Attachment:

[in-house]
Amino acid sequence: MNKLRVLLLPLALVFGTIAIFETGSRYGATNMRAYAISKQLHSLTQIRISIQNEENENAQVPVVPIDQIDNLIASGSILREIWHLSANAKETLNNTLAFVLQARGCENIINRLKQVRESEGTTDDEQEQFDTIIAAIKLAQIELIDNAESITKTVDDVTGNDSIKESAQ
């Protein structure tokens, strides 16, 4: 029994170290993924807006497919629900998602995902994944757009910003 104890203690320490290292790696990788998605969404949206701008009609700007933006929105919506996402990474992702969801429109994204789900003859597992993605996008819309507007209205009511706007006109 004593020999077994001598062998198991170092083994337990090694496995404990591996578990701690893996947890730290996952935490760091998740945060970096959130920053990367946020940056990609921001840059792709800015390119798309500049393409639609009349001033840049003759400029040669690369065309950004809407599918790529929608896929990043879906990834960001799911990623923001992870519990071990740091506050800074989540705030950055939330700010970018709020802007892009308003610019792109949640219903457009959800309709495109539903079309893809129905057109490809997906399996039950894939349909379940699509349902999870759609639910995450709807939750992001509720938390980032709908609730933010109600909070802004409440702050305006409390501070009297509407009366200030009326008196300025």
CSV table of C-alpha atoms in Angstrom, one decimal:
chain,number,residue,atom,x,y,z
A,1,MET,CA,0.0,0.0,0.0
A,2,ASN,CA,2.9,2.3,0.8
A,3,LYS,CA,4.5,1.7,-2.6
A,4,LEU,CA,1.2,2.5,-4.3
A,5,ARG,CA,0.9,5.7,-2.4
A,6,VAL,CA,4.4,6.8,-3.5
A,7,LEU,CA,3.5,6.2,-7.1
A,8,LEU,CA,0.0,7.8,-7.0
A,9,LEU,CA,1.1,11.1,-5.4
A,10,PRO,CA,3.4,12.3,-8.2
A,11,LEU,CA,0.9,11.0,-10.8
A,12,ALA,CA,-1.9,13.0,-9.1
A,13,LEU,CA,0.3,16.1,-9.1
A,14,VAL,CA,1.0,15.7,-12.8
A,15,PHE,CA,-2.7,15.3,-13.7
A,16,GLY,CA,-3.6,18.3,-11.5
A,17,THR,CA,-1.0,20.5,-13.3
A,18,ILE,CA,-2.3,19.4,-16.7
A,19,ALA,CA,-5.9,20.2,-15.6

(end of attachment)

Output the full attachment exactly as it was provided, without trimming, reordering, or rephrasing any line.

[in-house]
Amino acid sequence: MNKLRVLLLPLALVFGTIAIFETGSRYGATNMRAYAISKQLHSLTQIRISIQNEENENAQVPVVPIDQIDNLIASGSILREIWHLSANAKETLNNTLAFVLQARGCENIINRLKQVRESEGTTDDEQEQFDTIIAAIKLAQIELIDNAESITKTVDDVTGNDSIKESAQ
């Protein structure tokens, strides 16, 4: 029994170290993924807006497919629900998602995902994944757009910003 104890203690320490290292790696990788998605969404949206701008009609700007933006929105919506996402990474992702969801429109994204789900003859597992993605996008819309507007209205009511706007006109 004593020999077994001598062998198991170092083994337990090694496995404990591996578990701690893996947890730290996952935490760091998740945060970096959130920053990367946020940056990609921001840059792709800015390119798309500049393409639609009349001033840049003759400029040669690369065309950004809407599918790529929608896929990043879906990834960001799911990623923001992870519990071990740091506050800074989540705030950055939330700010970018709020802007892009308003610019792109949640219903457009959800309709495109539903079309893809129905057109490809997906399996039950894939349909379940699509349902999870759609639910995450709807939750992001509720938390980032709908609730933010109600909070802004409440702050305006409390501070009297509407009366200030009326008196300025």
CSV table of C-alpha atoms in Angstrom, one decimal:
chain,number,residue,atom,x,y,z
A,1,MET,CA,0.0,0.0,0.0
A,2,ASN,CA,2.9,2.3,0.8
A,3,LYS,CA,4.5,1.7,-2.6
A,4,LEU,CA,1.2,2.5,-4.3
A,5,ARG,CA,0.9,5.7,-2.4
A,6,VAL,CA,4.4,6.8,-3.5
A,7,LEU,CA,3.5,6.2,-7.1
A,8,LEU,CA,0.0,7.8,-7.0
A,9,LEU,CA,1.1,11.1,-5.4
A,10,PRO,CA,3.4,12.3,-8.2
A,11,LEU,CA,0.9,11.0,-10.8
A,12,ALA,CA,-1.9,13.0,-9.1
A,13,LEU,CA,0.3,16.1,-9.1
A,14,VAL,CA,1.0,15.7,-12.8
A,15,PHE,CA,-2.7,15.3,-13.7
A,16,GLY,CA,-3.6,18.3,-11.5
A,17,THR,CA,-1.0,20.5,-13.3
A,18,ILE,CA,-2.3,19.4,-16.7
A,19,ALA,CA,-5.9,20.2,-15.6